Personal safety and tech solutions: Safety Apps


In the month of March, we observed and celebrated significant milestones reached by women globally, and discussed the challenges still so visibly present on a daily basis for women and girls in many countries. March marked Women’s History month and International Women’s Day (IWD). IWD was a global celebration of the social, cultural, economic and political achievements of women. The IWD theme this year was #ChooseToChallenge, an idea that a challenged world is an alert world and individually, we are all responsible for our own thoughts and actions. To echo the campaign: “We can all choose to challenge and call out gender bias and inequality.”


March also sent shockwaves through the UK as we mourned the loss of a young woman, murdered in the capital. The tragedy brought conversations about women’s safety to the forefront of the national media and the nation’s consciousness. For many this horrific incident brought to the surface deep-rooted concerns about the safety of women in both the public and private spheres. Over the following weeks troubling, painful and difficult experiences were shared in the media and in private.


Safety in public: Statistics versus concerns 

Serious crimes against women in public are still rare in the UK. According to the Office for National Statistics, in the year ending March 2020, female victims were more commonly killed by a partner or ex-partner or a family member, considered private relationships, while males were more commonly killed by a friend or acquaintance, stranger or another known person. According to the latest Home Office Homicide Index[1], female victims were most likely to be killed in or around a house, dwelling or residential home (78% of offences for year ending March 2020). However, we remember these statistics are never just numbers, as they signify hundreds of bereaved loved-ones, families and friends, and one too many lives taken too soon.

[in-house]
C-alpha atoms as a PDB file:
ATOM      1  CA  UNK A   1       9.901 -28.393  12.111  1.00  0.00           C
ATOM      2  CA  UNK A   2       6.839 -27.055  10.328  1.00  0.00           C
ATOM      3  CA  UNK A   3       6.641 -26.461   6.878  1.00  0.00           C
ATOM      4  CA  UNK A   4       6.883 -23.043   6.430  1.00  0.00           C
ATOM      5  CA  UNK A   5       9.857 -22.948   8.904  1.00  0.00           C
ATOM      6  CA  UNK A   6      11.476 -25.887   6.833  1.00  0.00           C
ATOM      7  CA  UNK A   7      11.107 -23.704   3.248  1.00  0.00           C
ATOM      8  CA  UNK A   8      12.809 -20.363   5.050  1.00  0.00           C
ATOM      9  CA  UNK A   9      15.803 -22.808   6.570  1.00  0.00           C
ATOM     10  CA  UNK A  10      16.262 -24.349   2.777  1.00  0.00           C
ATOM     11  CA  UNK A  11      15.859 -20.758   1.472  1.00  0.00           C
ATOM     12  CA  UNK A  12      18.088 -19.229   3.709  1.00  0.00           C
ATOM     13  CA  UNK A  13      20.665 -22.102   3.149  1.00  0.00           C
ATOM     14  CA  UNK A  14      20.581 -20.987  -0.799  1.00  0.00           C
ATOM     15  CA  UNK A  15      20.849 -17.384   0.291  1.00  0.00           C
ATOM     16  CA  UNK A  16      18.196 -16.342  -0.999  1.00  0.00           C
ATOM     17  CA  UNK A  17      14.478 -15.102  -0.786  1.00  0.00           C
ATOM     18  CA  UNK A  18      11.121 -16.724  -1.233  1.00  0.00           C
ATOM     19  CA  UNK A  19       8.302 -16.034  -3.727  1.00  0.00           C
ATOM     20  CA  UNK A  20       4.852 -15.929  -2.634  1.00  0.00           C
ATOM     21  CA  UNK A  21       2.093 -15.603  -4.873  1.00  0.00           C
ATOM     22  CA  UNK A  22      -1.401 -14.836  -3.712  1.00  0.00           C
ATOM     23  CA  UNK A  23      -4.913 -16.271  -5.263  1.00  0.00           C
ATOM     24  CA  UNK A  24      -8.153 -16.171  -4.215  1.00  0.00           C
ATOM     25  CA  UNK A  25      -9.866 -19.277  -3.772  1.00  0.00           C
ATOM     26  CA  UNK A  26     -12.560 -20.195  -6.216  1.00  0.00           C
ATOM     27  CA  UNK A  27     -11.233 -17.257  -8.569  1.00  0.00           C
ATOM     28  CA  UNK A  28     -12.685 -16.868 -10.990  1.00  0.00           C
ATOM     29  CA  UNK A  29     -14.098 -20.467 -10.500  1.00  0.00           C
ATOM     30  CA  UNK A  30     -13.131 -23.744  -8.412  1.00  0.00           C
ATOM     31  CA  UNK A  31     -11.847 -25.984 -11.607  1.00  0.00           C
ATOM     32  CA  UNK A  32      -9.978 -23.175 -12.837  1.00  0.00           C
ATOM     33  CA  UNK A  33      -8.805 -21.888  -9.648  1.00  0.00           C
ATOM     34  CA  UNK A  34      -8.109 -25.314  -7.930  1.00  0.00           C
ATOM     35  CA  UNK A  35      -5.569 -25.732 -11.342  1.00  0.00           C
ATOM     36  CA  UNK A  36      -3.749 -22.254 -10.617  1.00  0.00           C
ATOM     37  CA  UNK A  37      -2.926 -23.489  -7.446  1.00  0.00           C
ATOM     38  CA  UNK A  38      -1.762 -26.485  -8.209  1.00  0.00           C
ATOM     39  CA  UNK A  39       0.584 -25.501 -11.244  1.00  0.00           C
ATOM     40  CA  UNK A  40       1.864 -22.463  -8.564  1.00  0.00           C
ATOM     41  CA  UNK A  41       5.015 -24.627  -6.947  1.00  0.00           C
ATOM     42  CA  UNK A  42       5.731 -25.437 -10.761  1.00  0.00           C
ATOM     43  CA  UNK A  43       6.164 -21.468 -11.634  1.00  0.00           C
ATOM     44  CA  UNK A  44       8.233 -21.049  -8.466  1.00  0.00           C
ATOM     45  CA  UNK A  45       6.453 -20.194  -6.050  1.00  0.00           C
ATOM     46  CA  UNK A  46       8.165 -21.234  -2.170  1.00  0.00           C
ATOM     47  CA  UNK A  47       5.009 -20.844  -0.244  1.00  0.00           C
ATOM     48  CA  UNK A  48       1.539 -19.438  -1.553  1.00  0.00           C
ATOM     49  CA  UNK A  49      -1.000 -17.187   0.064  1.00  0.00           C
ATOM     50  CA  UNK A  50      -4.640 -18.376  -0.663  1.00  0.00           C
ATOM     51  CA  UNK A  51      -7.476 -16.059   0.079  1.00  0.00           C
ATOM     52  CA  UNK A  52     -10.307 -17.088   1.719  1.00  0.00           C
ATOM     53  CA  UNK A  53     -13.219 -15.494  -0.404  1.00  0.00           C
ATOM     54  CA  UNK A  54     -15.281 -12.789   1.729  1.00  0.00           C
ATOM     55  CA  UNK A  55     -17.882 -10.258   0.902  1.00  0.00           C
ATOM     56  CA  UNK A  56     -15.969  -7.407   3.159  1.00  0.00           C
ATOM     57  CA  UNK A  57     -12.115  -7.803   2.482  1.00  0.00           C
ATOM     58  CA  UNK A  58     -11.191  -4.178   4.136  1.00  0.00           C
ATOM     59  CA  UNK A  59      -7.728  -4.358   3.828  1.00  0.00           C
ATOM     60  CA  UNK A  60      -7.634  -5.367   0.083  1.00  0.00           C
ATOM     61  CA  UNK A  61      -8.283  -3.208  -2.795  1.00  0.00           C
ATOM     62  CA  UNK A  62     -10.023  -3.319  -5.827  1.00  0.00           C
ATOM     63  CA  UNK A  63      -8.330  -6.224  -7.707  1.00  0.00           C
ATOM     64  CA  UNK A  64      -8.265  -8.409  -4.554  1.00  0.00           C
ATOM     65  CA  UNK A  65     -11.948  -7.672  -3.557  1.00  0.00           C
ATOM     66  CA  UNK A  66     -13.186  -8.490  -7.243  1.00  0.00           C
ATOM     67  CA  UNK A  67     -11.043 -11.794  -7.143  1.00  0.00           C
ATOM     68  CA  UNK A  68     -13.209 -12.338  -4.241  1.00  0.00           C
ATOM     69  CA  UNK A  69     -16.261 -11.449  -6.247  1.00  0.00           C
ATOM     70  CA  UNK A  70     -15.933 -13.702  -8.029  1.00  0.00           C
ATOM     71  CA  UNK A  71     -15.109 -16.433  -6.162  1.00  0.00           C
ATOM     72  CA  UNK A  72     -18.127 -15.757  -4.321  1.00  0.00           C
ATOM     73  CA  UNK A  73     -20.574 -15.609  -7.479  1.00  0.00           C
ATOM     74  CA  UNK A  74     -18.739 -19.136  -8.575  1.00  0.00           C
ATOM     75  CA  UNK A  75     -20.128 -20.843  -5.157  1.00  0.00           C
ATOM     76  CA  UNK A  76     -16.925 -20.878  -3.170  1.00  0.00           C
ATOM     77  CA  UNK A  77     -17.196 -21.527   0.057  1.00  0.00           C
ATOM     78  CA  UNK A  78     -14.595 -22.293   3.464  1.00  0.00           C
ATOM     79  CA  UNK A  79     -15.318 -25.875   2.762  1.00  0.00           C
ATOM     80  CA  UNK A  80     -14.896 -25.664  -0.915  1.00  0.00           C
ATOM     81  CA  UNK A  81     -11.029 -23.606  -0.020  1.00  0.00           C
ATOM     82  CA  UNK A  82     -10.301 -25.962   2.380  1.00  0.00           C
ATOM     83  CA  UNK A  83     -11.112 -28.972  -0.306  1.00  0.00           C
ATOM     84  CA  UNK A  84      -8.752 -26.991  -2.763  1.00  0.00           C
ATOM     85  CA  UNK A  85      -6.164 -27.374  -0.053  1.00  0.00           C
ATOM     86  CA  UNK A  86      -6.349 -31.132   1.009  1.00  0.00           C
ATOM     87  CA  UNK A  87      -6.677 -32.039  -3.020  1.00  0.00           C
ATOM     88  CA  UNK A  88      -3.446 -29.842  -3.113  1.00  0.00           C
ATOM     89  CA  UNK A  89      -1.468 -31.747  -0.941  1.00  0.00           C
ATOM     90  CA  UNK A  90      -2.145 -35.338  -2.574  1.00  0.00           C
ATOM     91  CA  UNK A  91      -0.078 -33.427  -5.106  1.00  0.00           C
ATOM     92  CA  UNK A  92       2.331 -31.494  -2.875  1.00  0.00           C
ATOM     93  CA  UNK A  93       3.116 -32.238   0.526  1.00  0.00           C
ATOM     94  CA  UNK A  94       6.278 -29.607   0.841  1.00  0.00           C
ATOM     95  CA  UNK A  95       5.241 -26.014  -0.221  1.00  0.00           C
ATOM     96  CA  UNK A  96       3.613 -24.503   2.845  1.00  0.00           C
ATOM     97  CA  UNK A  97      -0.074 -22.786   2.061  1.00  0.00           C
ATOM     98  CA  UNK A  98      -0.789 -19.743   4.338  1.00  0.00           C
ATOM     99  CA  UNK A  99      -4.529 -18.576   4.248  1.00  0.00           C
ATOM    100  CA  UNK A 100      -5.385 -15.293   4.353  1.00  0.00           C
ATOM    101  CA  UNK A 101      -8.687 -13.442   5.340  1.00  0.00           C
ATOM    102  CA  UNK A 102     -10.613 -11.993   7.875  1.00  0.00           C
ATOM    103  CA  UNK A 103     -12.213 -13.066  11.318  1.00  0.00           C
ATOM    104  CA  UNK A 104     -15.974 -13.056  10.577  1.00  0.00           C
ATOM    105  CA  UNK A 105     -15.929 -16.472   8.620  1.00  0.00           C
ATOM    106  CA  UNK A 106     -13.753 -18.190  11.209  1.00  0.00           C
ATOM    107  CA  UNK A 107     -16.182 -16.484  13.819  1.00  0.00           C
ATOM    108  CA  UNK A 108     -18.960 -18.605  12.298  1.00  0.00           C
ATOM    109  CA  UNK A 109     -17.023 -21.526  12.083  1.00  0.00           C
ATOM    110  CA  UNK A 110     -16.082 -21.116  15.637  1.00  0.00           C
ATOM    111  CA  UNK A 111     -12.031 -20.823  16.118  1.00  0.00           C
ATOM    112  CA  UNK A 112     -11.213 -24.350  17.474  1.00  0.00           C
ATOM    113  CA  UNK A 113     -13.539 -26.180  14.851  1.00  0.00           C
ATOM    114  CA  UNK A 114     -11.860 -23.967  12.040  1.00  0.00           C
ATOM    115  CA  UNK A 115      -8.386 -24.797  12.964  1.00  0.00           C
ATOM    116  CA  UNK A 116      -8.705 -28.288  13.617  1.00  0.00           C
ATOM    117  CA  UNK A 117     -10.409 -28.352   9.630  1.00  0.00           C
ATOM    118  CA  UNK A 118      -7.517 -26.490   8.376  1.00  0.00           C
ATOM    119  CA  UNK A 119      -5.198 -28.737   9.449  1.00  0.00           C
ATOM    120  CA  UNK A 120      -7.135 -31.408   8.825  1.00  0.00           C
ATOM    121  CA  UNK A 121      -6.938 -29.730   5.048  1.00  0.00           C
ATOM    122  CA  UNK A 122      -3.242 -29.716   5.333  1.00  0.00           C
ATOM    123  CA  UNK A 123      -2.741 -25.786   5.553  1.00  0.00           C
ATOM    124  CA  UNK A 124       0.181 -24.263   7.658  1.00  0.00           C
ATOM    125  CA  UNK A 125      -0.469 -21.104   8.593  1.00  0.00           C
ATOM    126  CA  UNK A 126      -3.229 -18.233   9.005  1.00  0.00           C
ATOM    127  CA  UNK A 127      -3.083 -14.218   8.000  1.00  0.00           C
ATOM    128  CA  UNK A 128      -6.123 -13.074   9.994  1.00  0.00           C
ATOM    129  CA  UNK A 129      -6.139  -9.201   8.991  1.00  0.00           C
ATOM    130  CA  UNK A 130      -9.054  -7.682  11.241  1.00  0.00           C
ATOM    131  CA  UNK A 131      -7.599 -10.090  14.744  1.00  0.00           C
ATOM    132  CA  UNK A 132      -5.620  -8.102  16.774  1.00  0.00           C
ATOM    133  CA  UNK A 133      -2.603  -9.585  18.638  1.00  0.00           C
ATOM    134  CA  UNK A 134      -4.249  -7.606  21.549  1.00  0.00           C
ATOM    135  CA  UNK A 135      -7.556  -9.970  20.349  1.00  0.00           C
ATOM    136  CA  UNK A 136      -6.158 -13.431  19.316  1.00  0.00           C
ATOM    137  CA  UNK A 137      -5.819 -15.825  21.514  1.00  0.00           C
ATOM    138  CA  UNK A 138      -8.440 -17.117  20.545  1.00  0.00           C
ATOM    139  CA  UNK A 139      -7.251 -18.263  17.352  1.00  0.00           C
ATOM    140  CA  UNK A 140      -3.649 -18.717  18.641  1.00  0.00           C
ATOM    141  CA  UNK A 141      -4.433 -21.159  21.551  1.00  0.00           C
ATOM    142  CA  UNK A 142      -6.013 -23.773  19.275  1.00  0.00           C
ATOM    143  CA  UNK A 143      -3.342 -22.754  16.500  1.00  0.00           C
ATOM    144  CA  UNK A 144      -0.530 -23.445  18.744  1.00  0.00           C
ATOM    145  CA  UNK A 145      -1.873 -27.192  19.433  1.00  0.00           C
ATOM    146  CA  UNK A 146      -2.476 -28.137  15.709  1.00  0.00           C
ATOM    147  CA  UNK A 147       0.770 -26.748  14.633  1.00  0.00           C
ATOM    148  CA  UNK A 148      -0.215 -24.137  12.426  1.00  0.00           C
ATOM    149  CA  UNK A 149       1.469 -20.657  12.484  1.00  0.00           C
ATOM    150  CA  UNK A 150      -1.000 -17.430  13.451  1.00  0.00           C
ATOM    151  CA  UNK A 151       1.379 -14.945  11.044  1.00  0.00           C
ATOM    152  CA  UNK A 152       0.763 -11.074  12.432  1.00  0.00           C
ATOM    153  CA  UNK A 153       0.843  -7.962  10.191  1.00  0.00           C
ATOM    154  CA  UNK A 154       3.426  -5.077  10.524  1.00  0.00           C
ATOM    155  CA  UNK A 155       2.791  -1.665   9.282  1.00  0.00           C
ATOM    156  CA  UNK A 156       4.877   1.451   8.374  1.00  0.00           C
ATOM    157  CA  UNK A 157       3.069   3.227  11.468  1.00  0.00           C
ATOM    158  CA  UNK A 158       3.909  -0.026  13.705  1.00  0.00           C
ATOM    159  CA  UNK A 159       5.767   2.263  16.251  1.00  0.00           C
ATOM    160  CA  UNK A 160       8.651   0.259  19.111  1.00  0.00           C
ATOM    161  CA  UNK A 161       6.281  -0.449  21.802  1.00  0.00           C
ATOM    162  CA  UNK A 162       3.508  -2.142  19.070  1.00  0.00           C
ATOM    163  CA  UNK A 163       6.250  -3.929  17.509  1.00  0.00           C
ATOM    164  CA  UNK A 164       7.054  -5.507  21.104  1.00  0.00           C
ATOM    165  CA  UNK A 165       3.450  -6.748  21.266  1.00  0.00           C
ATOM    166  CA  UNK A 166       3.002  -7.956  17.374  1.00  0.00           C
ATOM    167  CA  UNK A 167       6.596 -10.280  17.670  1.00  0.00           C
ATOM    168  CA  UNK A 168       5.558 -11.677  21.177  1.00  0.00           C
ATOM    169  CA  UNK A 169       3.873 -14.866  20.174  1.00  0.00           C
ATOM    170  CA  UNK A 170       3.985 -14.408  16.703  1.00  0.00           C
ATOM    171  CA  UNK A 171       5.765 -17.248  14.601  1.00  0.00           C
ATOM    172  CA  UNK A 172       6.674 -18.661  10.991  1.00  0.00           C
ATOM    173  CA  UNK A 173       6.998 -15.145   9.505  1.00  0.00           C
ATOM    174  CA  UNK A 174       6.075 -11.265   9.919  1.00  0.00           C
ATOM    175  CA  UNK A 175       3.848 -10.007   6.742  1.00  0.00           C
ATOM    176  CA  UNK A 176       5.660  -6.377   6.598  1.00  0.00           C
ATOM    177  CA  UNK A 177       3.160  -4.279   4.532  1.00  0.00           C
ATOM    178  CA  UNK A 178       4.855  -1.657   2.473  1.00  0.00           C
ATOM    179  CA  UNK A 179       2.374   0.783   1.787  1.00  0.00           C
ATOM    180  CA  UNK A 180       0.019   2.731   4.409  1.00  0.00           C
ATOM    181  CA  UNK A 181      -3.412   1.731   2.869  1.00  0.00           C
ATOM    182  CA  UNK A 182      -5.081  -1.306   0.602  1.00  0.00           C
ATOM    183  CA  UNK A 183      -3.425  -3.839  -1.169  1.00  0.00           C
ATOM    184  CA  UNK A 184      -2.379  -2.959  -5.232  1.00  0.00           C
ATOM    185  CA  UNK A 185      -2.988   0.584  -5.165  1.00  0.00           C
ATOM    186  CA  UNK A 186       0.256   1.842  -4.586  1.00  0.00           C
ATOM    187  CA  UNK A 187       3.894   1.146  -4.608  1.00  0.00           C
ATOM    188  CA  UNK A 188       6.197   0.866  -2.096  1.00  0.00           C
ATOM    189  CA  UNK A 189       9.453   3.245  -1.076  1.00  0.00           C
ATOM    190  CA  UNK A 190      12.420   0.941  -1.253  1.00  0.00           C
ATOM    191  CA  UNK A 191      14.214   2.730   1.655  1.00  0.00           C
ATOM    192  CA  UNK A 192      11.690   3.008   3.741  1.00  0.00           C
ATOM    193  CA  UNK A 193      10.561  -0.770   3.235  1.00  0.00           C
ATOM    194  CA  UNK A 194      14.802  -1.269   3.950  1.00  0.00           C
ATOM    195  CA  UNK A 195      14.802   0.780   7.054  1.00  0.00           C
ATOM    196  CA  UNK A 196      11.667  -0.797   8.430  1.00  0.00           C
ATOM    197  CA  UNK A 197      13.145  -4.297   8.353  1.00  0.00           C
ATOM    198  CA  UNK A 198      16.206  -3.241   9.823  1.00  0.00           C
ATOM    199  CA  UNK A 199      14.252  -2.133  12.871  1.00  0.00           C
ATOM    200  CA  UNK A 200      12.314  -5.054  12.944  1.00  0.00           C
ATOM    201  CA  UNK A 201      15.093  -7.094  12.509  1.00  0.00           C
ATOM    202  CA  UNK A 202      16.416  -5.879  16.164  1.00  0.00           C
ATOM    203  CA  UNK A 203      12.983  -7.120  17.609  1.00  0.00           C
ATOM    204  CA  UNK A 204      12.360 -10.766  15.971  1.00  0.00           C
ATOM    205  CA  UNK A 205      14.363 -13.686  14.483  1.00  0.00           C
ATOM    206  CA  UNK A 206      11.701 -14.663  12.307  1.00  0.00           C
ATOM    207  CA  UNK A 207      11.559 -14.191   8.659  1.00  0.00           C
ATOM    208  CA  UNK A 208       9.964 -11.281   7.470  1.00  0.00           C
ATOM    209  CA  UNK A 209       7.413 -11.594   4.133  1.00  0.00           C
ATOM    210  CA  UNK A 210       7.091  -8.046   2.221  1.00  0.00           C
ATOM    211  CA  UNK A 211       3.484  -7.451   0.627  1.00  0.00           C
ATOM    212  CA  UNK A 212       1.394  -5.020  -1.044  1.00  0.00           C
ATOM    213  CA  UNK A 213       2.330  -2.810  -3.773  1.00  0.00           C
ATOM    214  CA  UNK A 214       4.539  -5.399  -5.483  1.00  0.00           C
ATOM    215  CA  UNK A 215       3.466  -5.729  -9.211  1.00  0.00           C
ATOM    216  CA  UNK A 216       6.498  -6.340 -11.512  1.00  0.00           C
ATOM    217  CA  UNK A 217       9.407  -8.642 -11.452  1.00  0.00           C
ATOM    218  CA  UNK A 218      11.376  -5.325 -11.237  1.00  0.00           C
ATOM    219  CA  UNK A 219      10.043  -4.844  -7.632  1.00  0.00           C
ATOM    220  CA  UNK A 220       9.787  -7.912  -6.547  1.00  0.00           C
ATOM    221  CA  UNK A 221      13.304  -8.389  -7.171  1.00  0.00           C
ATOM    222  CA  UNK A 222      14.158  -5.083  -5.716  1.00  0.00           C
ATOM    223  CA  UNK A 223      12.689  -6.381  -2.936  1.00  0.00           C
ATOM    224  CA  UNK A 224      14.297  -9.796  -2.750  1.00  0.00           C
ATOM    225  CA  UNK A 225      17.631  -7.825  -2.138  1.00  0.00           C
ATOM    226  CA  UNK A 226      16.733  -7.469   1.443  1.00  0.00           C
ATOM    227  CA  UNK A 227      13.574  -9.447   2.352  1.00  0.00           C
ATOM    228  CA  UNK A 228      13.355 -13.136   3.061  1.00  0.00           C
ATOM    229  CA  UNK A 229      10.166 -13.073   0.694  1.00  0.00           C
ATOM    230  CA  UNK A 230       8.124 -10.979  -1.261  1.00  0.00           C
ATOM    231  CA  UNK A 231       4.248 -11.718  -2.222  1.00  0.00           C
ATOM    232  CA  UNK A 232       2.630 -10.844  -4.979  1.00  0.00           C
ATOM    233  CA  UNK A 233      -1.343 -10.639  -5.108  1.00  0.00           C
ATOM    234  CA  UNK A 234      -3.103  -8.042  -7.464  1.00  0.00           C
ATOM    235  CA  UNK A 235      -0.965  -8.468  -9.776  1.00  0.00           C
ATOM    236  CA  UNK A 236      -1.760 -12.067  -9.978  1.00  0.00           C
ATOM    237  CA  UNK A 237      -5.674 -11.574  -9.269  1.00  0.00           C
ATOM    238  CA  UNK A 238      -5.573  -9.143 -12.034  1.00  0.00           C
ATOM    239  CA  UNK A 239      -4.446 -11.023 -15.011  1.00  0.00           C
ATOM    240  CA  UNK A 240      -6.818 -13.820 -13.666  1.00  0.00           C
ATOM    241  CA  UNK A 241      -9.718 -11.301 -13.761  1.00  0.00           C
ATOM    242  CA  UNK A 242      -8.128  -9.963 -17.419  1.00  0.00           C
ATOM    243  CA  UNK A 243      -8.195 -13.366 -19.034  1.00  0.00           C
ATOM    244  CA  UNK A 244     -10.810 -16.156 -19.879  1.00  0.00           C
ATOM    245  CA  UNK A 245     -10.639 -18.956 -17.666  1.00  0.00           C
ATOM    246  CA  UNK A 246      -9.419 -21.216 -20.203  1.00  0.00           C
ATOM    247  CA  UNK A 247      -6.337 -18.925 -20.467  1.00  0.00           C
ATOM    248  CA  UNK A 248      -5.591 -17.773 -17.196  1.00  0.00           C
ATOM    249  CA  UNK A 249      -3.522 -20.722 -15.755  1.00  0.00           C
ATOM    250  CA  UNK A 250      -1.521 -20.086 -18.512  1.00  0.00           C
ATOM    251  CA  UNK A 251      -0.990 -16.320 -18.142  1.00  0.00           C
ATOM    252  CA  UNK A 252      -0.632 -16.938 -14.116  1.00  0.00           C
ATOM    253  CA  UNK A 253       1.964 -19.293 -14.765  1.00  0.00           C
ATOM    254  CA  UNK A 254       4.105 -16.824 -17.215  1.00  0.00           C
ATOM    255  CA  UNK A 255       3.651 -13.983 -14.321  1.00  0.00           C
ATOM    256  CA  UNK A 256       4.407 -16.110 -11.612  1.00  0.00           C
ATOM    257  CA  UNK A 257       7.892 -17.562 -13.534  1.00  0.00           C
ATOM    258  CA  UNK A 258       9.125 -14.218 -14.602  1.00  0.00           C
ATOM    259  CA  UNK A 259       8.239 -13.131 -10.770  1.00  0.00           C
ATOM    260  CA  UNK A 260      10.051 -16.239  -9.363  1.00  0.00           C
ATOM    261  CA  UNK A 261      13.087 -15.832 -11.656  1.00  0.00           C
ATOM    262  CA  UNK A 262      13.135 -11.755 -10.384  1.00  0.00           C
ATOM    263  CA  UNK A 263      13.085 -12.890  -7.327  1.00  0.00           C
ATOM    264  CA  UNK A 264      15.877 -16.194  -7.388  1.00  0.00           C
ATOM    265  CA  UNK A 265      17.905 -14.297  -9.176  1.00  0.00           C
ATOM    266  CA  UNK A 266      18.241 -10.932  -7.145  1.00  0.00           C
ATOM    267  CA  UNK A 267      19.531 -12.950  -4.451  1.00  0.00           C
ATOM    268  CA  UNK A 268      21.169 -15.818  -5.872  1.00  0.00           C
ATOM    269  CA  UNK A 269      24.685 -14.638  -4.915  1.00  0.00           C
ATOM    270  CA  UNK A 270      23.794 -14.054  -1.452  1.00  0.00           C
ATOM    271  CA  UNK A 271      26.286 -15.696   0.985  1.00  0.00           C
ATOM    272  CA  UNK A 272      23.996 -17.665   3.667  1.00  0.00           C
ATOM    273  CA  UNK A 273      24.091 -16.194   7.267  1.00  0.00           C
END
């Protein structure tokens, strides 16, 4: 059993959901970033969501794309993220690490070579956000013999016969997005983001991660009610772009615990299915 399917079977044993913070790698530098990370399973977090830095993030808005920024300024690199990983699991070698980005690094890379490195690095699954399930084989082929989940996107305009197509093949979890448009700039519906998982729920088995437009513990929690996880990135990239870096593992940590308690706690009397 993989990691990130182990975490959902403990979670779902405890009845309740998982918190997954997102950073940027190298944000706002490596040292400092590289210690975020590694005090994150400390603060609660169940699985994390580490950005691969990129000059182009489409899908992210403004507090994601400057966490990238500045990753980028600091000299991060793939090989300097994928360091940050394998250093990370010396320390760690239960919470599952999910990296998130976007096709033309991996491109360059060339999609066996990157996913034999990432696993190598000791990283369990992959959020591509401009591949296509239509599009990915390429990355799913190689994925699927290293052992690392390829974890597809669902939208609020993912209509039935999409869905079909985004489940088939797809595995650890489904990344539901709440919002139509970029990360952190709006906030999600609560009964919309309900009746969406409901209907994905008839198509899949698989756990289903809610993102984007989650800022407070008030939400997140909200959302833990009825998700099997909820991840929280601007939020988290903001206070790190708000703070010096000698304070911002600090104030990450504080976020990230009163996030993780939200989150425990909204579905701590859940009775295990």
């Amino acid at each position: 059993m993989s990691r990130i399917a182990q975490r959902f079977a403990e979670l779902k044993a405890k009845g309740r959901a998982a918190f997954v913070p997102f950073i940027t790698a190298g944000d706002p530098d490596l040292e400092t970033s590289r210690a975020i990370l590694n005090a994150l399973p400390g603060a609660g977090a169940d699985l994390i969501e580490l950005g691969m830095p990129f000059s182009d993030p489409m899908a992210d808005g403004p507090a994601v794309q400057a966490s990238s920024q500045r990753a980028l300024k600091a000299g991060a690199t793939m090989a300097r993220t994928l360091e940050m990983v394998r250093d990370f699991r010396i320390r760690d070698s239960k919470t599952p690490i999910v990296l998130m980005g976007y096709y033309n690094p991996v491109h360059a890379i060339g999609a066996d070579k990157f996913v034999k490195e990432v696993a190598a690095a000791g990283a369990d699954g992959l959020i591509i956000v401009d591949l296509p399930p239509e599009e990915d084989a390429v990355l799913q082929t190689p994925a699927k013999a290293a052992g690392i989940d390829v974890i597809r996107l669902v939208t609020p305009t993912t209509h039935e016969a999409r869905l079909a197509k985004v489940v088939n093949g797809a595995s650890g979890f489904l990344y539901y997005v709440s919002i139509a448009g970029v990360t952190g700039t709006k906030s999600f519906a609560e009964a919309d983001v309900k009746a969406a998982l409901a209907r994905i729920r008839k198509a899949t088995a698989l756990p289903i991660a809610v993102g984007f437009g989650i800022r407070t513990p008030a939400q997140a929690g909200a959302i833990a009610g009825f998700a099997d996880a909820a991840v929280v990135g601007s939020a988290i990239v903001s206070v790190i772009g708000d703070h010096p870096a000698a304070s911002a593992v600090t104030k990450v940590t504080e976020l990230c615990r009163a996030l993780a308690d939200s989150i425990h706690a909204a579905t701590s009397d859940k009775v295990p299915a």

The fact that serious crime against women in public in the UK is statistically rare does not take away from the concerns and fears of personal safety for many women. Crime does not have to have fatal consequences to create a feeling of being unsafe – this can mount over a period of time in the most uncontroversial times and places with subtle, unwanted looks, intimidating behaviour, direct or indirect incidents, threats or other forms of harassment or violence.


UN Women UK Report

In March, a report by the All-Party Parliamentary Group for UN Women was published, looking in detail at the important issue of sexual harassment in public spaces, including both physical and virtual spheres. This report followed another in January, in which UN Women UK commissioned a UK-wide survey on sexual harassment. The report compares the data to historical figures and research, and brings to light the reality of violence and harassment that women and girls experience in public spaces.


The key survey findings[2] highlight that “71% of women of all ages in the UK have experienced some form of sexual harassment in a public space. This number rises to 86% among 18-24-year-olds, while only 3% of this age group report not having experienced any of the types of harassment listed. The two main reasons women of all ages cited for not reporting incidents are: “I didn’t think the incident was serious enough to report” (55%) and “I didn’t think reporting it would help” (45%). 44% of women agreed that they would be encouraged to report more if they had greater confidence that reporting the incident would prevent it from happening again.”


Tech solutions for personal safety

The road to create safer cities and environments (offline and online) where women and girls feel safe will be a dynamic and an enormous collective effort from society that spans from prevention, to protection, policing and education. However, from a personal safety perspective there are steps you can take during your daily commute or travel/deployments that support the individual through providing the means to reach out for assistance in the case of an incident or if feeling threatened.


Utilising technology to support safer journeys will allow someone who knows your location to provide assistance in the event of an incident. Using a smartphone application designed to augment preparedness, oversight and response during an emergency, can connect the user immediately with a specialist team. This can be useful during deployments as well as at home, as the case study below will illustrate through a personal experience in central London a few years ago.